A few weeks ago my friend Natalie Dietz Raines invited me to be a part of this “blog tour.” This was the first time I’d heard of this kind of blog tour and I was really inspired by the topic and the idea of “my writing process.” To be honest, until I got this invitation, it’s the writing that’s occupying my thoughts, not really the process. Plus, it has the word “tour” in it. Sign me up!
I recently made a trip down to Denver International Airport, a 2.5 hour drive, for a 10-minute appointment. Then I drove 2.5 hours back.
Yes. A 10-minute appointment.
But, I didn’t complain because that five hours and 10 minutes will save me an infinite amount of time–and frustration–in the future. At least, that’s the plan.
I love postcards. I love picking them out, finding just the right image for the right person. I love writing them, figuring out how much will fit into the blank space, judging how much of a story I can tell without running out of room. I love the idea that, in this day of email and Facebook posts and Instagram, I can send a brightly colored card from wherever I happen to be and, hopefully, make the recipient happy that they opened their mailbox that day. I know I’m always happy when I receive one.
I saw this infographic on Visually about top travel nightmares and thought a) this is really cool (I’m a sucker for infographics) and b) so many of these travel nightmares can be avoided or dealt with pretty easily. So, not only am I sharing this beautiful infographic, but I’m going to share some tips and tricks to avoid and/or deal with these nightmares.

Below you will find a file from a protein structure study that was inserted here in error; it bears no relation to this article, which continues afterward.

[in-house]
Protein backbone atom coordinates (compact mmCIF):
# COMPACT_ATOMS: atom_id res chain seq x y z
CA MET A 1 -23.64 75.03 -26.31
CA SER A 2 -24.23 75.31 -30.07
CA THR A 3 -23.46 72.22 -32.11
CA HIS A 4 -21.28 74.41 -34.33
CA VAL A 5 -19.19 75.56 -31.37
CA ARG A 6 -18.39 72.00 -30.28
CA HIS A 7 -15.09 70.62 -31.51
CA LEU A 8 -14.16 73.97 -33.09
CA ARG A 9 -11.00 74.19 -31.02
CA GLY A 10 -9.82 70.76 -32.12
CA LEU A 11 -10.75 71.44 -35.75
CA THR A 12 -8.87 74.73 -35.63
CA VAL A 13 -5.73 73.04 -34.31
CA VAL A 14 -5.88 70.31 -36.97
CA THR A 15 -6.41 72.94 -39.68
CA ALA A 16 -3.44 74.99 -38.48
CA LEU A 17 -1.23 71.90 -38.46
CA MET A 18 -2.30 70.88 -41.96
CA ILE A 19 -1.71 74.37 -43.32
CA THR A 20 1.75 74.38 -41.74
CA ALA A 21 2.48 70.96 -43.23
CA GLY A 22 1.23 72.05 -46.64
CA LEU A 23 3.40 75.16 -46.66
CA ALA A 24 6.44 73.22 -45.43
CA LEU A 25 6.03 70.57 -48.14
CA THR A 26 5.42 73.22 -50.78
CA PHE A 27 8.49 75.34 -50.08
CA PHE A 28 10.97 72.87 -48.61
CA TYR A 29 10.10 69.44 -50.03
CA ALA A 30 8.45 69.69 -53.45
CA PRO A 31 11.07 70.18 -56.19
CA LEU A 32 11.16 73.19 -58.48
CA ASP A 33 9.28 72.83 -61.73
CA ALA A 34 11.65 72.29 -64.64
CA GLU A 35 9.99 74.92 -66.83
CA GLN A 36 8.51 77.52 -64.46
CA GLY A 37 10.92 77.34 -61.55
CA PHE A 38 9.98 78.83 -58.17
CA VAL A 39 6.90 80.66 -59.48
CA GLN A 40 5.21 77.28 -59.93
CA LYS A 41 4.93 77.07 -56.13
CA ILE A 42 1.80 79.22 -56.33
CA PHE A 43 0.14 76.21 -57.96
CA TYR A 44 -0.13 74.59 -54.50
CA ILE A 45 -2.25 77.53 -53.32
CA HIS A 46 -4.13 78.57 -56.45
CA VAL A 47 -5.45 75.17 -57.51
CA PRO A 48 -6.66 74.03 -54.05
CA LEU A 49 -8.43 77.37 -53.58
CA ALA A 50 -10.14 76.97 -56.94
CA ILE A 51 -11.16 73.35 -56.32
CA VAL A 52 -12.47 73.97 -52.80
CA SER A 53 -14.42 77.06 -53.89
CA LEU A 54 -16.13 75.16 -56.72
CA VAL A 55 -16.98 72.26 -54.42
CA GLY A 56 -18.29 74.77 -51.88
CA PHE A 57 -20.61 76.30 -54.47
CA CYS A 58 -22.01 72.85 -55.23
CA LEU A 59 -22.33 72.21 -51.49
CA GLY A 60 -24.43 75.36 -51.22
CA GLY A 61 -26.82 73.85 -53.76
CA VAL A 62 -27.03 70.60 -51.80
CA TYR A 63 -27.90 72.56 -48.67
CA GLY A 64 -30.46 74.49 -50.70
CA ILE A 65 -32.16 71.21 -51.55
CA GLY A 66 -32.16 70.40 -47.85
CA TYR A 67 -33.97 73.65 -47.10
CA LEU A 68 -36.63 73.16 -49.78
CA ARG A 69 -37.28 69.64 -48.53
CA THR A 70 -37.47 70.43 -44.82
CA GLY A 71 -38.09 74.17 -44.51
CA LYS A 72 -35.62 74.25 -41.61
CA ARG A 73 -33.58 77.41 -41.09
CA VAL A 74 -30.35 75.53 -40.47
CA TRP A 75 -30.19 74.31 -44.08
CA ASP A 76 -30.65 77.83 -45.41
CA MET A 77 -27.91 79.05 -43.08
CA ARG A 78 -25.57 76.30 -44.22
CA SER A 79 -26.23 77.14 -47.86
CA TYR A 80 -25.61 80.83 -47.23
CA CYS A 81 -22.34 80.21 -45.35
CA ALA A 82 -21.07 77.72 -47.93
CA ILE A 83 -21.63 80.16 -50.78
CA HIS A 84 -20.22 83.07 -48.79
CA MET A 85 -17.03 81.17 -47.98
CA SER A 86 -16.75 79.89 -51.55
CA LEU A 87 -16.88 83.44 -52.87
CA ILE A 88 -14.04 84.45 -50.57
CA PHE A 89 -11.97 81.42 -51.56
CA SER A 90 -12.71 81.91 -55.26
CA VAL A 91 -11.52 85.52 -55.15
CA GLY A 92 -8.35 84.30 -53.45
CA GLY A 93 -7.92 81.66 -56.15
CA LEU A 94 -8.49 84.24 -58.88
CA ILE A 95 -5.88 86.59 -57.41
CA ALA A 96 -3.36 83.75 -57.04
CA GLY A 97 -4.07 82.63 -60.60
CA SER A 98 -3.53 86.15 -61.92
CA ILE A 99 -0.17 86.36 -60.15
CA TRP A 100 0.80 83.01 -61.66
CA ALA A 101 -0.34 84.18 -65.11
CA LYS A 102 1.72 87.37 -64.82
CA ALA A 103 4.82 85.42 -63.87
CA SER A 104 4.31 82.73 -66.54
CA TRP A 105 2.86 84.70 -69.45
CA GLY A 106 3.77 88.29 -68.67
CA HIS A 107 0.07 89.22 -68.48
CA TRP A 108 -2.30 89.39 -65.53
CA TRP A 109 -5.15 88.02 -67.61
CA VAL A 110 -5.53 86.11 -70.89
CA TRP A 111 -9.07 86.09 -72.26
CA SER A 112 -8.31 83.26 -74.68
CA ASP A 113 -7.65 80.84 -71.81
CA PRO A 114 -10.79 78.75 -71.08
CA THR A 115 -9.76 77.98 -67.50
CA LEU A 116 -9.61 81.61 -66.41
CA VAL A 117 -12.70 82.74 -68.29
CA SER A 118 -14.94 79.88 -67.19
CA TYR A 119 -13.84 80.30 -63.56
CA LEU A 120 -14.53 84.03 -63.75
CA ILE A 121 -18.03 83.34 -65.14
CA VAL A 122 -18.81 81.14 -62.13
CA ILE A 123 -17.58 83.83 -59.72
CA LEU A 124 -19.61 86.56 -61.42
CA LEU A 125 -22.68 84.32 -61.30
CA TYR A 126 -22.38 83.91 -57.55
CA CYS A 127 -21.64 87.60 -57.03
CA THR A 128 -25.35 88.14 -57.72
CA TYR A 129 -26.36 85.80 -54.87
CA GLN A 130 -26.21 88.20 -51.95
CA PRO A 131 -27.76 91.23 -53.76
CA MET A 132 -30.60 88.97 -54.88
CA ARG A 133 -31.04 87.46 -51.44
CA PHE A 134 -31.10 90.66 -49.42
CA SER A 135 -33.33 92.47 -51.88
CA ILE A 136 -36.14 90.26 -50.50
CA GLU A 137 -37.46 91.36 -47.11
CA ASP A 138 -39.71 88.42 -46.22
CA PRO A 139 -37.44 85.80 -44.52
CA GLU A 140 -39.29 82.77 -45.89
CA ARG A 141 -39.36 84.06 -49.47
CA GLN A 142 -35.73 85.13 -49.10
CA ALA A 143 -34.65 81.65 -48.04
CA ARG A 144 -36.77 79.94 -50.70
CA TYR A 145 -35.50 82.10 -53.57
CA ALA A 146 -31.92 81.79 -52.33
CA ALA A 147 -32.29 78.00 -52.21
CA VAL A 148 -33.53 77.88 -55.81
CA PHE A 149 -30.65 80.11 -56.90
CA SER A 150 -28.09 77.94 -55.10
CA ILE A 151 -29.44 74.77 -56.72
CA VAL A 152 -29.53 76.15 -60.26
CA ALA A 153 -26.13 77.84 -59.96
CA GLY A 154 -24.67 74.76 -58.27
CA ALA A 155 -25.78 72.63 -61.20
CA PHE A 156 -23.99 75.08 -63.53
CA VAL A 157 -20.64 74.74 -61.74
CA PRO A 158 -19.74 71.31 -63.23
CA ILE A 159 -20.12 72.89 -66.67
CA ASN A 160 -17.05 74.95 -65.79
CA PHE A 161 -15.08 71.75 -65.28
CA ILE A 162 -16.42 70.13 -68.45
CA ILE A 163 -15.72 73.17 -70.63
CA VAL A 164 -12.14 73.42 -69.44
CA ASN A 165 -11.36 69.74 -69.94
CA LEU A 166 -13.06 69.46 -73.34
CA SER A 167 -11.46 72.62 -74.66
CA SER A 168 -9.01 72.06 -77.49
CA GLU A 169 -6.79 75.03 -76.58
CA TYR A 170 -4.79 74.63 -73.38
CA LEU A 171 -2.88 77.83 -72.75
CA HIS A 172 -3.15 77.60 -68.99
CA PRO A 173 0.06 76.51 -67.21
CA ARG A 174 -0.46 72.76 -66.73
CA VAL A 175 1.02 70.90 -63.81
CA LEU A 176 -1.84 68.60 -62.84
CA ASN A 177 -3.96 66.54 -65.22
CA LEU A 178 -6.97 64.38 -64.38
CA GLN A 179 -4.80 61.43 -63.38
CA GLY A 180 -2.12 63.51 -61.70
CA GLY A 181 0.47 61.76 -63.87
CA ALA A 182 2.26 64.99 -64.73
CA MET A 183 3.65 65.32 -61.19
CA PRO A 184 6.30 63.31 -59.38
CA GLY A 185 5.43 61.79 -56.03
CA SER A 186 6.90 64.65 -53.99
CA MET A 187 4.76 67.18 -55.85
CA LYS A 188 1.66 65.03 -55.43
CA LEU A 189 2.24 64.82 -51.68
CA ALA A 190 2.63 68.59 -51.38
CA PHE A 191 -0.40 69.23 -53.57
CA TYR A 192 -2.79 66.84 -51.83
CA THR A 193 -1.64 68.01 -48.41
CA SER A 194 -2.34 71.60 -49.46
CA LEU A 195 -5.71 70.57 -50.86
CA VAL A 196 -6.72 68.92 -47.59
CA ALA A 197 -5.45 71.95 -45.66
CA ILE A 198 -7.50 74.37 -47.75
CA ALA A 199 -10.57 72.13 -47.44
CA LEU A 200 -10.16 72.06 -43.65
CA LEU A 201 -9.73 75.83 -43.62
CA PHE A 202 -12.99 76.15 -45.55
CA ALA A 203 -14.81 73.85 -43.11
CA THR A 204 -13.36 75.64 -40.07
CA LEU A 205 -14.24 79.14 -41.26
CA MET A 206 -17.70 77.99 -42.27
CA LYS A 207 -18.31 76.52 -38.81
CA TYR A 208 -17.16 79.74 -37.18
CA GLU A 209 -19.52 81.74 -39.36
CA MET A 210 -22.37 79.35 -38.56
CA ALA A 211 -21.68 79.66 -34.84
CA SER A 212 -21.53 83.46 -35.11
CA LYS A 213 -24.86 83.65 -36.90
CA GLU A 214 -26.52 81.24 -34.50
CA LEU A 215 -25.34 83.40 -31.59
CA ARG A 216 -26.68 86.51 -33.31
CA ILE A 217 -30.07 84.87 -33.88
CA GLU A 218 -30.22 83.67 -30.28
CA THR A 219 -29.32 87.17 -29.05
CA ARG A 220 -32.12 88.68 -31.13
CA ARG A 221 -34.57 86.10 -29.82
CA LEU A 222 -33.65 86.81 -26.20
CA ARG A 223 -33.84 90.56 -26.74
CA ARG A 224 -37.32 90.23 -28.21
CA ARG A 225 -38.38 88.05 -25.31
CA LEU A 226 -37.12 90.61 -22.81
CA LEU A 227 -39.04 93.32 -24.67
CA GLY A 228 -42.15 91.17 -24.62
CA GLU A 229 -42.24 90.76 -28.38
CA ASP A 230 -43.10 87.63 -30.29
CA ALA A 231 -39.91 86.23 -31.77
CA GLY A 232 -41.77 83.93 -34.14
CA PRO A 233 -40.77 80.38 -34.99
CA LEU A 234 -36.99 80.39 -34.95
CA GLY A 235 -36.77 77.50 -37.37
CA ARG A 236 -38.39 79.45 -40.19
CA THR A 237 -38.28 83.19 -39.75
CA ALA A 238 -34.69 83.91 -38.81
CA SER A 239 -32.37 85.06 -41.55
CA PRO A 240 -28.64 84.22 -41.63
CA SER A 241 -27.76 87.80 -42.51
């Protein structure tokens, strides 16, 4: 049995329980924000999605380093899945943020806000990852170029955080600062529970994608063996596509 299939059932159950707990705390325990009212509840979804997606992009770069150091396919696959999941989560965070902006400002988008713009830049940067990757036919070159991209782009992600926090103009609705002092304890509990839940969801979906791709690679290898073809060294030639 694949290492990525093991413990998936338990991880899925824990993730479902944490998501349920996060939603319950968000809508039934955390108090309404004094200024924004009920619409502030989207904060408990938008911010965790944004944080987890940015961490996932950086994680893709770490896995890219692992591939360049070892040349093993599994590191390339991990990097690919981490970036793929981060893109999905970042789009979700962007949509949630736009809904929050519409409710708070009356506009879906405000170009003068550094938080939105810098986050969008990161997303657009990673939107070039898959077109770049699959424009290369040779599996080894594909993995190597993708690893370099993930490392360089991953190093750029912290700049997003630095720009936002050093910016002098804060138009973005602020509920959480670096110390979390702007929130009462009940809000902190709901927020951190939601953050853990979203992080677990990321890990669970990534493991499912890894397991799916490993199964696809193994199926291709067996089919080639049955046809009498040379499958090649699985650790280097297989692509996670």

If you live in Colorado, climbing a 14er seems like a rite of passage that everyone has experienced. Sure, the fit guys and girls that also run marathons and kayaked down the Colorado River have checked off that particular activity, but it’s not just them. The elderly gentlemen sitting down the bar from you? Yep, he just climbed one last weekend. The hyper child running around in WalMart? Yep, she skipped up one the other day. Even the dogs have climbed a 14er.
At least, that’s what it seemed like to me.
I’d been traveling for approximately 31 hours. I had an eight hour layover and another six hours to fly before reaching my destination. Luckily, my layover was at Changi Airport in Singapore.
I don’t think I’ve ever used the words “lucky” and “layover” in the same sentence. It was to be a layover of firsts.
Technology is wonderful–especially when it makes travel more pleasant and efficient. I scour the internet before I depart, clipping articles into Evernote or finding blogs that give tips and hints or just offer inspiration. Once I arrive, locals and other travelers have shown me useful websites and apps that make visting easier and, sometimes, safer. …